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Monthly Archives: October 2012

When weighing in on personal firewall protection software, there are three important factors that should be considered prior to making a decision.   The first and most important is that the updates for the software must be continuous and be prompt to address the ever-changing hostile environment that users are accustomed to.  The second factor I would look at is load or how the software impacts the performance of my computer.  Many firewall software suites I’ve used in the past have severely hampered my performance to the point where I have even disabled the software to accomplish certain things on my system which defeats the purpose of having the software.  The last factor I take into account is how easy it is to manipulate and use the software.  When you download a software suite designed to protect you system, it needs to be “plug-n-play” type software that doesn’t require too much thought into installation and configuration.  This is especially important when you are recommending software to install to protect a family members computer.   That is unless you like to receive family tech support calls on those least opportune moments such as during one of your weekend football games.


This week’s blog I would like to address risk management an important matter that can quickly break a company if not properly implemented or simply not implemented at all.

One of the keys to protecting our information assets is to understand the risks associated with that asset and knowing out to mitigate those risks.  Risk in regards to information security is the likelihood that a threat will expose vulnerability in a system.  Once the risks have been identified, risk mitigation the second step of a risk management process involves prioritizing, evaluating, implementing and maintaining the appropriate risk reducing controls on our systems.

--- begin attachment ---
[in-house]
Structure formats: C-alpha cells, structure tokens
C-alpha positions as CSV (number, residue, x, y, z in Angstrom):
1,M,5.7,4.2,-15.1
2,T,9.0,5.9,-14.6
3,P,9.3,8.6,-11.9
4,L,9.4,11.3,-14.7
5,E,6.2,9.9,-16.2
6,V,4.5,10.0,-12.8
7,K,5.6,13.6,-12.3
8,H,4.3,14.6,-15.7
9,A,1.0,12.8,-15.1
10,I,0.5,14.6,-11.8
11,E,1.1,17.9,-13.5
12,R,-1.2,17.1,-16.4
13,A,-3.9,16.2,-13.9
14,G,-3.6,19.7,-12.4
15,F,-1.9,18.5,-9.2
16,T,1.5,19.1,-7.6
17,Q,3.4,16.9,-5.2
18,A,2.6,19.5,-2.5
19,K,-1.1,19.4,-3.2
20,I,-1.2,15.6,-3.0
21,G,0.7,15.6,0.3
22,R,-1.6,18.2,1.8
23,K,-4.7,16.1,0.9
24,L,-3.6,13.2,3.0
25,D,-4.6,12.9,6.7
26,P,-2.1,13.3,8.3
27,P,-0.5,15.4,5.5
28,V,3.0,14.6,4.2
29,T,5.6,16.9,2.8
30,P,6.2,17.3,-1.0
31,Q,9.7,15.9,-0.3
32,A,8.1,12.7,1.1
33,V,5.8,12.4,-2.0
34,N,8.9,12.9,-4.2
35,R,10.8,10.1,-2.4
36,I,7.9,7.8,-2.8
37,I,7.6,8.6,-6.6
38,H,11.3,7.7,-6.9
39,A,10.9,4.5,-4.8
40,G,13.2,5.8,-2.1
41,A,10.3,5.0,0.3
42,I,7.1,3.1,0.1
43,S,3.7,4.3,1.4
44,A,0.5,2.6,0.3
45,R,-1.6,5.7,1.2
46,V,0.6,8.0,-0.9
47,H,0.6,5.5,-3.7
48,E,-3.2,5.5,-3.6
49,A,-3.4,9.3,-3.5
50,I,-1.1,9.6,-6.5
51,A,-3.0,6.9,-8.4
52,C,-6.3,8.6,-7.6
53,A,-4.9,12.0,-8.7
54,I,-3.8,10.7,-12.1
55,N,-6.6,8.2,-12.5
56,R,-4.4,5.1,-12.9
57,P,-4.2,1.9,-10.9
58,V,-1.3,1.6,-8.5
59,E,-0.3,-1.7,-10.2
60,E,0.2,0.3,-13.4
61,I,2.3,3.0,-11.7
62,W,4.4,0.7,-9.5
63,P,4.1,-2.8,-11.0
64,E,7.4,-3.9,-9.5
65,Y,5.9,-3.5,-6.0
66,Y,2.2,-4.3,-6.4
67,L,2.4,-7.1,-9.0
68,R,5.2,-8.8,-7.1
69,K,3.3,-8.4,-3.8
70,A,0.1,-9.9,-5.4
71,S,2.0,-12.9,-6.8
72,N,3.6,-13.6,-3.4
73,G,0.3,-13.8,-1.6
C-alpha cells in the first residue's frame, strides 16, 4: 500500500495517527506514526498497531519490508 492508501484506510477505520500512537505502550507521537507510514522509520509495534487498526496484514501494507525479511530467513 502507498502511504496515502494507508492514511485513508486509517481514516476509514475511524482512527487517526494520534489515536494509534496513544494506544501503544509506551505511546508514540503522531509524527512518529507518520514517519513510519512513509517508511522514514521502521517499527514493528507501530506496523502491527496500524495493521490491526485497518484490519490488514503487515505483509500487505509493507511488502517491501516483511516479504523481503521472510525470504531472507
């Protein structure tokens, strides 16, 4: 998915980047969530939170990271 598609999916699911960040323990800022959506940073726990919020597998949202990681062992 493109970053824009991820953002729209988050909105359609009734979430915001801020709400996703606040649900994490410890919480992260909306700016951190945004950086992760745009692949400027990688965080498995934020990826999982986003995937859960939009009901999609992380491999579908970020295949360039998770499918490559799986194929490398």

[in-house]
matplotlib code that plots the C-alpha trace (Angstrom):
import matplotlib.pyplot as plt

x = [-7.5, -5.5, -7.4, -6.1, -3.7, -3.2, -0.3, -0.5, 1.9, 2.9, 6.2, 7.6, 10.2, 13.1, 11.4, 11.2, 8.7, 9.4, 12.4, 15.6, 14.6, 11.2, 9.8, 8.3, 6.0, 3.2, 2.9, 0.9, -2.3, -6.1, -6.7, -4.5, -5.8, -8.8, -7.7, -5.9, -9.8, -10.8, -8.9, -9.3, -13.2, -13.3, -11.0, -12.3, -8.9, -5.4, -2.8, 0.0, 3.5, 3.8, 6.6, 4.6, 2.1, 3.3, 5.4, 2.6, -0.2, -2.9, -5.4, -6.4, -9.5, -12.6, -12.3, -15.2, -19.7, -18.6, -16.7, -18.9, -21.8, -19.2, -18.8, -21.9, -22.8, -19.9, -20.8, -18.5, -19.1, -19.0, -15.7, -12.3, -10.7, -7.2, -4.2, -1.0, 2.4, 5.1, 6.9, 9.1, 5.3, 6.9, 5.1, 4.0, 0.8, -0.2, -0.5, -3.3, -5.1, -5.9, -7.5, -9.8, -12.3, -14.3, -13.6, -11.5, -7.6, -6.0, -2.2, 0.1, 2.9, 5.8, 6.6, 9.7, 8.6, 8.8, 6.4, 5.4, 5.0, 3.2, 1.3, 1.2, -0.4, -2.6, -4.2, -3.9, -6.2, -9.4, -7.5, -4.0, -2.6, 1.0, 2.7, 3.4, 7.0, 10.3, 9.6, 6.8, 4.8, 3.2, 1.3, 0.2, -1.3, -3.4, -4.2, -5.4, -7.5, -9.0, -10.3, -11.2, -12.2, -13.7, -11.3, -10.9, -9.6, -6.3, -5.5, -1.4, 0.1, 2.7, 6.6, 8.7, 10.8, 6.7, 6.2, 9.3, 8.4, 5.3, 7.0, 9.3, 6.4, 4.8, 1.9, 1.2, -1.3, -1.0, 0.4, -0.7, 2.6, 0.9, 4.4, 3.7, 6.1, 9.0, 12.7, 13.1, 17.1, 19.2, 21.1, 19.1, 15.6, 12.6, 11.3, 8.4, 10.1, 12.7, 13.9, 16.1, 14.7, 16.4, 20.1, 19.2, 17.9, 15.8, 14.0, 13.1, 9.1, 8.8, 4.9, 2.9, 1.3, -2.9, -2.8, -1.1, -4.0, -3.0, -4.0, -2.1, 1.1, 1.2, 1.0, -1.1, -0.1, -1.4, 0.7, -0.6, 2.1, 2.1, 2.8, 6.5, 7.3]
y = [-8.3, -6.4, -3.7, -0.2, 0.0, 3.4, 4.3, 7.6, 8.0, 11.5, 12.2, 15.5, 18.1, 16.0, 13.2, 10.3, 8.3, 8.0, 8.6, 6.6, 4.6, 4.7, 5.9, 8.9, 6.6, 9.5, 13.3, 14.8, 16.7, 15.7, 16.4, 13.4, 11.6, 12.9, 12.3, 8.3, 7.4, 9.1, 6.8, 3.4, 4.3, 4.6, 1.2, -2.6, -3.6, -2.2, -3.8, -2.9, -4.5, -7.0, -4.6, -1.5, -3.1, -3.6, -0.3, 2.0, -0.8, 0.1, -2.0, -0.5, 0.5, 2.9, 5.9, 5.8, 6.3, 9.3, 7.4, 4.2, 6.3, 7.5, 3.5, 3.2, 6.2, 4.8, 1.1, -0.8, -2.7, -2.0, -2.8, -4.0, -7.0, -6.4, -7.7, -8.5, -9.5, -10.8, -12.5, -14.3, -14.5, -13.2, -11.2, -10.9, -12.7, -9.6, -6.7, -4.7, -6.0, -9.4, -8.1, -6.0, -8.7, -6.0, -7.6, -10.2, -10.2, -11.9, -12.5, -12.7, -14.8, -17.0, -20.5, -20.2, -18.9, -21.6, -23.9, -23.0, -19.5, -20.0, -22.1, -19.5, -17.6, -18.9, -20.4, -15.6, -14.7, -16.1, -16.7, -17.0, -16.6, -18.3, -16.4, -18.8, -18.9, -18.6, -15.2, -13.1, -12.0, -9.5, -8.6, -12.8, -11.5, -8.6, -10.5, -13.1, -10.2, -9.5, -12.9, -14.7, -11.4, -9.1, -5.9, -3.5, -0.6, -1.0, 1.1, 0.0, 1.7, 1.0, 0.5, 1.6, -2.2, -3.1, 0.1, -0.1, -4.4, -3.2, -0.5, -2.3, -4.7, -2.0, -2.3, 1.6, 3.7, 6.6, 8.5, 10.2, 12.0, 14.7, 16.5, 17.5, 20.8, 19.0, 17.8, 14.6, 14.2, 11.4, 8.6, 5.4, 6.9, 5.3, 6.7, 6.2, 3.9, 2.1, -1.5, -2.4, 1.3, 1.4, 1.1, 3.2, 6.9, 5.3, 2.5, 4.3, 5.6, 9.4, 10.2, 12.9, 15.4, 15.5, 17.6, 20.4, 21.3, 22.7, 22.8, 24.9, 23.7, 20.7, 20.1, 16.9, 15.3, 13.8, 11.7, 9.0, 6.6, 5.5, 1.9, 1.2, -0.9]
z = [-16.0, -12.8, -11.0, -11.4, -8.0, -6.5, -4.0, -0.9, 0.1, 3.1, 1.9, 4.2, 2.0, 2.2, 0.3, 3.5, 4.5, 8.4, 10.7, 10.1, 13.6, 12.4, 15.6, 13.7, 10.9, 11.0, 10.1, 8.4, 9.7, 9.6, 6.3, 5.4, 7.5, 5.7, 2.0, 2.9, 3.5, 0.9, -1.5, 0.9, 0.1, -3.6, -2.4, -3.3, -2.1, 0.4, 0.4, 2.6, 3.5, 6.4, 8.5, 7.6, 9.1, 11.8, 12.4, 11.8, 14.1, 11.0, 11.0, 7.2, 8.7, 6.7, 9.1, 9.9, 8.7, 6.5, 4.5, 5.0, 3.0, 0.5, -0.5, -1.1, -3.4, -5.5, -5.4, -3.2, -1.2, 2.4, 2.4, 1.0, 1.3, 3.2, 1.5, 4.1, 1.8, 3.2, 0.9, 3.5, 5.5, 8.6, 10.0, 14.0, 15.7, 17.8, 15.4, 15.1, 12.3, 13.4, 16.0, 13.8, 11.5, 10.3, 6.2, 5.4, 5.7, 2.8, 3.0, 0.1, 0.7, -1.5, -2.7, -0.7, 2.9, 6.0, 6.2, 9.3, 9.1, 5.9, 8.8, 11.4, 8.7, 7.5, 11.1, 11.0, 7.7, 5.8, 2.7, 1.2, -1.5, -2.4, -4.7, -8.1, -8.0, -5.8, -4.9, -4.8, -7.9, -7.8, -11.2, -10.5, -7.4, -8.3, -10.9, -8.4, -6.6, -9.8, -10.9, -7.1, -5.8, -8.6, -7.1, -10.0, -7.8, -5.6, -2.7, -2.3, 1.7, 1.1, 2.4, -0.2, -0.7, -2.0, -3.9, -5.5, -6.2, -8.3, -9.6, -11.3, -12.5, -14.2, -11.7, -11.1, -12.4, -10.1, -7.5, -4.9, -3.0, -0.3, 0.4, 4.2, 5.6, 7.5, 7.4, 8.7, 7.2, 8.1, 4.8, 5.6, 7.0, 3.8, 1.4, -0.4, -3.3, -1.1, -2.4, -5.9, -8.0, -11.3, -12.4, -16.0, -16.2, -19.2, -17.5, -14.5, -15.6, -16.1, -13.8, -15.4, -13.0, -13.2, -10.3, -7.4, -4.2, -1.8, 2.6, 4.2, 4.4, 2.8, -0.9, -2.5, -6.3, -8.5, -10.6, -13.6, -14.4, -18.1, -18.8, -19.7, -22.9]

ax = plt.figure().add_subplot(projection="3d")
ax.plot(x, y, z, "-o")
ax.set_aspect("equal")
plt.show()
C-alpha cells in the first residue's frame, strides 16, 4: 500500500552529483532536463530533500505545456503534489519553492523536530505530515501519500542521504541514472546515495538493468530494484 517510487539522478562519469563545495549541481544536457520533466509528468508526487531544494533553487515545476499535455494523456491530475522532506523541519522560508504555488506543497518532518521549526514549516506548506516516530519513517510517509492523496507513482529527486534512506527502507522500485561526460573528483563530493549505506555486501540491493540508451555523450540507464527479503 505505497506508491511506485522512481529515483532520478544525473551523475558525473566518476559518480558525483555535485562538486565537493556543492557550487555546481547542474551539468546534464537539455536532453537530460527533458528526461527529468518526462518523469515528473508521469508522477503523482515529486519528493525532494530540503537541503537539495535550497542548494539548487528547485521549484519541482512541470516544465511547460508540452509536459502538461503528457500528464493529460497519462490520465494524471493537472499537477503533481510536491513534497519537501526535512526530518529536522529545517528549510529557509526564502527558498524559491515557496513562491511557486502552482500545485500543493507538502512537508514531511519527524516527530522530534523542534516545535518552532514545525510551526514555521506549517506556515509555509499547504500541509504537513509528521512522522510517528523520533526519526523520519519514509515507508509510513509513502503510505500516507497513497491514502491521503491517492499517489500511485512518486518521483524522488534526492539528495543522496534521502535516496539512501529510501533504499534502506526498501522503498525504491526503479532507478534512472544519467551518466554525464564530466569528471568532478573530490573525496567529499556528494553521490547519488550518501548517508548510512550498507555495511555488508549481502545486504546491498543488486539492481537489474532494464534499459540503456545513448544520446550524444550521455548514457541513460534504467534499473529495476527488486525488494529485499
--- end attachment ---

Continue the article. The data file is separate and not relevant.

The elimination of all risk is impractical and/or impossible.  It is the responsibility of management to use the most cost effective approach and implement the most appropriate controls to decrease mission risk to an acceptable level, with minimal adverse impact on business resources and mission.

With the popularity of smartphones and the utilization of Bluetooth for communication and data transfer, three-quarters of mobile phone users are not even aware of the internet security risks linked to Bluetooth-equipped devices. Bluetooth is an open standard for short-range radio frequency communication. Bluetooth technology is used primarily to establish wireless personal area networks (WPANs), and it has been integrated into many types of business and consumer devices.  Utilizing Bluetooth has its risks and they can be categorized into four main semblances:

  • Bluejacking is when anonymous text messages are sent to mobile phones
  • Bluespamming is when a phone’s contacts are secretly sent text messages
  • Bluesnarfing is when hackers gain access to a mobile phone’s contacts
  • Bluebugging is when hackers have access to a handset’s commands